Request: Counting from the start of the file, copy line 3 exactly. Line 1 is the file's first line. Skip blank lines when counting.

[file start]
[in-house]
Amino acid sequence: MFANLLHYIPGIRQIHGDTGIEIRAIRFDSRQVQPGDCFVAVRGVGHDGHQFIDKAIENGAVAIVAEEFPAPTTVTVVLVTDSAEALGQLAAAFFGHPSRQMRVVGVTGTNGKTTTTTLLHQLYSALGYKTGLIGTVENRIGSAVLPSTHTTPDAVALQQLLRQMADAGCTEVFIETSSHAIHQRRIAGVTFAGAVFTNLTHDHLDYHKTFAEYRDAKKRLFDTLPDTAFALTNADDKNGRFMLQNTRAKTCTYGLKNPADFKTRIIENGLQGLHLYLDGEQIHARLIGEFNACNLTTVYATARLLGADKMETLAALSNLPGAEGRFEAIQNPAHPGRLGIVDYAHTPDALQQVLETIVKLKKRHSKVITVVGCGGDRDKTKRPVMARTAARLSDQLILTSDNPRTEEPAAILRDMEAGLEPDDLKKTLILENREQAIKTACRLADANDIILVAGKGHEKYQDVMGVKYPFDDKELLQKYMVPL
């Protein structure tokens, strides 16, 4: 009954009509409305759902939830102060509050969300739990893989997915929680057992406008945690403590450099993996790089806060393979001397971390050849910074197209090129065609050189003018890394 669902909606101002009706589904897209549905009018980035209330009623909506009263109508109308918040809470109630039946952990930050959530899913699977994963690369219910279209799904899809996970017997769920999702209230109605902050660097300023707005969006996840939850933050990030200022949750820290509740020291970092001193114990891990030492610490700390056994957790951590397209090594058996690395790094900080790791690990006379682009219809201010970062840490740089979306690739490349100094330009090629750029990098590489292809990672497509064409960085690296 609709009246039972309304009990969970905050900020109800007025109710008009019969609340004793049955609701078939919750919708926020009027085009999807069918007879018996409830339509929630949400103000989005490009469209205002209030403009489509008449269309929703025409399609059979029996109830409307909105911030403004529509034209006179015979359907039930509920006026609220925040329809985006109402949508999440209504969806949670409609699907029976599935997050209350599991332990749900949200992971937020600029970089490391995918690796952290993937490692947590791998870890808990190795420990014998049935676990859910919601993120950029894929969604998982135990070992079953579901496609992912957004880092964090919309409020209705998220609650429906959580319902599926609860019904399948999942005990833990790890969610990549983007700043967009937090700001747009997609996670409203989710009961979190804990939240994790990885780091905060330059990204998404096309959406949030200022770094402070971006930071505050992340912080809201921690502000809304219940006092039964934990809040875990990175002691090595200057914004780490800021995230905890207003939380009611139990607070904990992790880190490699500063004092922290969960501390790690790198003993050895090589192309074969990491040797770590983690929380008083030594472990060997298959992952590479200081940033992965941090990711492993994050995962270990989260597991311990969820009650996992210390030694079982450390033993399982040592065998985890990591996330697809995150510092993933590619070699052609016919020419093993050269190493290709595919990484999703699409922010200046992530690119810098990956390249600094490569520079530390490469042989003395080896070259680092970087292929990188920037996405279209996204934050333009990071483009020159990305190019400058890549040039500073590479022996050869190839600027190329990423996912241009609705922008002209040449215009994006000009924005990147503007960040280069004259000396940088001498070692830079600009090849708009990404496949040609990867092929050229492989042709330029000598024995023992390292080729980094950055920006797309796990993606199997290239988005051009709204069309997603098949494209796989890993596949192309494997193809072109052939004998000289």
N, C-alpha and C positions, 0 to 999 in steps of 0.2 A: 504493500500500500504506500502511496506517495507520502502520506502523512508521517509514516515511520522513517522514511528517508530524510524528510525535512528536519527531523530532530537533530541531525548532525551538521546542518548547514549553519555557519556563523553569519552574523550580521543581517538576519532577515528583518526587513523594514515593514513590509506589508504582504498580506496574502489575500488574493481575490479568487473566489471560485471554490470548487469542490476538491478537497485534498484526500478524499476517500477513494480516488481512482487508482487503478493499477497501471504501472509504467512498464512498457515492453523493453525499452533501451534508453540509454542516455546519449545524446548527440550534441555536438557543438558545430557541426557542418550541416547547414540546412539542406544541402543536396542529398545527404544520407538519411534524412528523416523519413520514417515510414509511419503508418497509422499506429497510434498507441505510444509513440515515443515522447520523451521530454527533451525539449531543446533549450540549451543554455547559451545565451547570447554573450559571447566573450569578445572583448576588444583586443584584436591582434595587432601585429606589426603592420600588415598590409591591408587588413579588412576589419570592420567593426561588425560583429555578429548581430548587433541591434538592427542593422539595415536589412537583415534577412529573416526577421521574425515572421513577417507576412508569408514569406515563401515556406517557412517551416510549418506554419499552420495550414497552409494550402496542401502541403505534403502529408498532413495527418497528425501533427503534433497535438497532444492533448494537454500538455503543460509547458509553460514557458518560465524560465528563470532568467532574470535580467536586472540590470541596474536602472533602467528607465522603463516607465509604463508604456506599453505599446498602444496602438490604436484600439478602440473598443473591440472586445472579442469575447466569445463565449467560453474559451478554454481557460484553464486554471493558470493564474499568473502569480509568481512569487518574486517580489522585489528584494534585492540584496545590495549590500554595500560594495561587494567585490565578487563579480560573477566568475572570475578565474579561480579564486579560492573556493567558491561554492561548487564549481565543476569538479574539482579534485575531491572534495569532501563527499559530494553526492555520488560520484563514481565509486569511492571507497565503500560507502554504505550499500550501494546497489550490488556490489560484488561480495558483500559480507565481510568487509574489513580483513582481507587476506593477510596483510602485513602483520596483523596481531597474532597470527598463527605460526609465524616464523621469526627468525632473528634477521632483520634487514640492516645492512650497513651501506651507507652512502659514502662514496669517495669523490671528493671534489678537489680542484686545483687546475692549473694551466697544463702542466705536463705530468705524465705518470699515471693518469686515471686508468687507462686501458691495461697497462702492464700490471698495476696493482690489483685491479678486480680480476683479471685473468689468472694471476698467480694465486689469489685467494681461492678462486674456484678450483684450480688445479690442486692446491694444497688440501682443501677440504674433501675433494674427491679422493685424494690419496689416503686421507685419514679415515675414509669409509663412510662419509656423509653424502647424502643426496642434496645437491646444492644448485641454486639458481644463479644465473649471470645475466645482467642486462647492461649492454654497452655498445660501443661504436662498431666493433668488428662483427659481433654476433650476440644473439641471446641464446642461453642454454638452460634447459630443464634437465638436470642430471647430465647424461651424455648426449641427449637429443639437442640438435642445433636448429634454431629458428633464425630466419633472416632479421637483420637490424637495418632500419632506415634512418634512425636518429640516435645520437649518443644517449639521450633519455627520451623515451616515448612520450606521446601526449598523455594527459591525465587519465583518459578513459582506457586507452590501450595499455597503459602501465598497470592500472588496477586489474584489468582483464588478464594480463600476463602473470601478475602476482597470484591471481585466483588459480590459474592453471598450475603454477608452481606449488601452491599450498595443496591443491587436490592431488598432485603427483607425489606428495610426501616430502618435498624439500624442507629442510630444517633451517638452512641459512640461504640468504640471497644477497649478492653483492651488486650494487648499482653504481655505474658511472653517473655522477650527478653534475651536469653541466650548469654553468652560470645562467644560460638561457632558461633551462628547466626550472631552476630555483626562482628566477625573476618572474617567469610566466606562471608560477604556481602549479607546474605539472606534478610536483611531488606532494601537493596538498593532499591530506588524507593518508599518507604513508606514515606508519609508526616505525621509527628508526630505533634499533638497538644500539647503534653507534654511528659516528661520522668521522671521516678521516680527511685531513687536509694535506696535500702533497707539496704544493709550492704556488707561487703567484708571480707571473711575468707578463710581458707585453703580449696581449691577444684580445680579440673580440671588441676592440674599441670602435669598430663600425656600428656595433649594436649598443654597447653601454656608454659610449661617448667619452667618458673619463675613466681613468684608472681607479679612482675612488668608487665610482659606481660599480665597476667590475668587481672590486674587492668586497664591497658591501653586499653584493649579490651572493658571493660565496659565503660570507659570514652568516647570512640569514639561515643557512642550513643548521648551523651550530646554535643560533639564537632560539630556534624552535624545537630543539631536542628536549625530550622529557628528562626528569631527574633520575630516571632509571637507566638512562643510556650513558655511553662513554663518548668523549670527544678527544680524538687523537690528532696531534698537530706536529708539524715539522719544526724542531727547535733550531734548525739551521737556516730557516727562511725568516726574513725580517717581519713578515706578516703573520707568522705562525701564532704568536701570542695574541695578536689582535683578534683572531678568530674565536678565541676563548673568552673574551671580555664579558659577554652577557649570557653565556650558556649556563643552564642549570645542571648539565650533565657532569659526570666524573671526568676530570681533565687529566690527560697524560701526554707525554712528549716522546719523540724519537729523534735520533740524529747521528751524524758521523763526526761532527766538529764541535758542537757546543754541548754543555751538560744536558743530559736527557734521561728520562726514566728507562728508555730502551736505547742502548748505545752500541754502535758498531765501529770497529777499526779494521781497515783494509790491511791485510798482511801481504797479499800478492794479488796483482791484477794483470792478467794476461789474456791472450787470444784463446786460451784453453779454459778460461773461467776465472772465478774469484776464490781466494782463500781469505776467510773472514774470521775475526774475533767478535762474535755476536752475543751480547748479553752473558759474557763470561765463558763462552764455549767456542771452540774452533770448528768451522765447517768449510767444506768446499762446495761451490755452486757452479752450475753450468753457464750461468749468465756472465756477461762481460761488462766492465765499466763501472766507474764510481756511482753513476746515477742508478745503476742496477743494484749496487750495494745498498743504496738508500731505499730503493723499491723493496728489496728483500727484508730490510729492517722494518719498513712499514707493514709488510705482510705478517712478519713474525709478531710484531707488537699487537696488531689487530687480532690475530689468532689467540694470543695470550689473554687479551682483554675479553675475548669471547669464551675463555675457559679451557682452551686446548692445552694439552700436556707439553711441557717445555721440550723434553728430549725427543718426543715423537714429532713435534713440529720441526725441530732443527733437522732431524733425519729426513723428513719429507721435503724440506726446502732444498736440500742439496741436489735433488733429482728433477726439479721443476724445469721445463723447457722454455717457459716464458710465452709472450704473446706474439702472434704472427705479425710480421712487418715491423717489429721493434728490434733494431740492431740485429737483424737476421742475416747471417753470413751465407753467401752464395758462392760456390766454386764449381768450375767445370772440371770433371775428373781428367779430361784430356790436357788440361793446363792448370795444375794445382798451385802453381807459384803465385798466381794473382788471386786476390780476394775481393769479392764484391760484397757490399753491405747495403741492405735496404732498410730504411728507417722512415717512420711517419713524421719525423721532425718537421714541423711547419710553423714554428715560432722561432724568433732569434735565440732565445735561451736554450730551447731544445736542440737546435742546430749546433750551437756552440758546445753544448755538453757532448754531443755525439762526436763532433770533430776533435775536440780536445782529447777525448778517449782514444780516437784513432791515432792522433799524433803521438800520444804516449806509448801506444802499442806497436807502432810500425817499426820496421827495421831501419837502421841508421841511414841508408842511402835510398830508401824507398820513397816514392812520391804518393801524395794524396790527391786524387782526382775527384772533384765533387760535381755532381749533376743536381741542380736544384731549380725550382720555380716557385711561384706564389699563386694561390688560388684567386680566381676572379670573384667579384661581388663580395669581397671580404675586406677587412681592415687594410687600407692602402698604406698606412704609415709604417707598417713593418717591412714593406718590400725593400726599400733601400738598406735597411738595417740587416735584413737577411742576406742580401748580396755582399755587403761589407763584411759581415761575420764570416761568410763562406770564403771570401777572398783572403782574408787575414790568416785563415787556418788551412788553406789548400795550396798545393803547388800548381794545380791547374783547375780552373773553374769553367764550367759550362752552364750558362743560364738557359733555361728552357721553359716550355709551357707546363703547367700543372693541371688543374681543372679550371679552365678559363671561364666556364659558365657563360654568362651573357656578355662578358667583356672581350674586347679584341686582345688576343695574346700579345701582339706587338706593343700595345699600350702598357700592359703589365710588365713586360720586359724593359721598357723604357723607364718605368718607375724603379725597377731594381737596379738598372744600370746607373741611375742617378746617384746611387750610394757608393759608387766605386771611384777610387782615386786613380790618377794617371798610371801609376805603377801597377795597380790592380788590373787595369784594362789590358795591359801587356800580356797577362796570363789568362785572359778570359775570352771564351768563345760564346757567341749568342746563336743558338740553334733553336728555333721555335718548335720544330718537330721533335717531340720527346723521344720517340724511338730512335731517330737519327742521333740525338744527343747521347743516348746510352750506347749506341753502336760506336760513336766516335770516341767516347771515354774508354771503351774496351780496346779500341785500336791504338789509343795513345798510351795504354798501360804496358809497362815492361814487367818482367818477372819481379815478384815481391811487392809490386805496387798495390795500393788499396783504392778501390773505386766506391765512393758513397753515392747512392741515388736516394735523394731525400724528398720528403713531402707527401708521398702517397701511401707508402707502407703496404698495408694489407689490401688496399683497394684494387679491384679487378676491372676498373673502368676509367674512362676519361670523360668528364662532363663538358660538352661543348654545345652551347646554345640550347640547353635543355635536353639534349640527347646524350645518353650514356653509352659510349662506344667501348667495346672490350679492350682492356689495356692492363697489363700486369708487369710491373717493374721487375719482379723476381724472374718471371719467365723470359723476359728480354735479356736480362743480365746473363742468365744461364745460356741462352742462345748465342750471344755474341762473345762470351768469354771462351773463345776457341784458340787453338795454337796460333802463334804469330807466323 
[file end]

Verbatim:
């Protein structure tokens, strides 16, 4: 009954009509409305759902939830102060509050969300739990893989997915929680057992406008945690403590450099993996790089806060393979001397971390050849910074197209090129065609050189003018890394 669902909606101002009706589904897209549905009018980035209330009623909506009263109508109308918040809470109630039946952990930050959530899913699977994963690369219910279209799904899809996970017997769920999702209230109605902050660097300023707005969006996840939850933050990030200022949750820290509740020291970092001193114990891990030492610490700390056994957790951590397209090594058996690395790094900080790791690990006379682009219809201010970062840490740089979306690739490349100094330009090629750029990098590489292809990672497509064409960085690296 609709009246039972309304009990969970905050900020109800007025109710008009019969609340004793049955609701078939919750919708926020009027085009999807069918007879018996409830339509929630949400103000989005490009469209205002209030403009489509008449269309929703025409399609059979029996109830409307909105911030403004529509034209006179015979359907039930509920006026609220925040329809985006109402949508999440209504969806949670409609699907029976599935997050209350599991332990749900949200992971937020600029970089490391995918690796952290993937490692947590791998870890808990190795420990014998049935676990859910919601993120950029894929969604998982135990070992079953579901496609992912957004880092964090919309409020209705998220609650429906959580319902599926609860019904399948999942005990833990790890969610990549983007700043967009937090700001747009997609996670409203989710009961979190804990939240994790990885780091905060330059990204998404096309959406949030200022770094402070971006930071505050992340912080809201921690502000809304219940006092039964934990809040875990990175002691090595200057914004780490800021995230905890207003939380009611139990607070904990992790880190490699500063004092922290969960501390790690790198003993050895090589192309074969990491040797770590983690929380008083030594472990060997298959992952590479200081940033992965941090990711492993994050995962270990989260597991311990969820009650996992210390030694079982450390033993399982040592065998985890990591996330697809995150510092993933590619070699052609016919020419093993050269190493290709595919990484999703699409922010200046992530690119810098990956390249600094490569520079530390490469042989003395080896070259680092970087292929990188920037996405279209996204934050333009990071483009020159990305190019400058890549040039500073590479022996050869190839600027190329990423996912241009609705922008002209040449215009994006000009924005990147503007960040280069004259000396940088001498070692830079600009090849708009990404496949040609990867092929050229492989042709330029000598024995023992390292080729980094950055920006797309796990993606199997290239988005051009709204069309997603098949494209796989890993596949192309494997193809072109052939004998000289």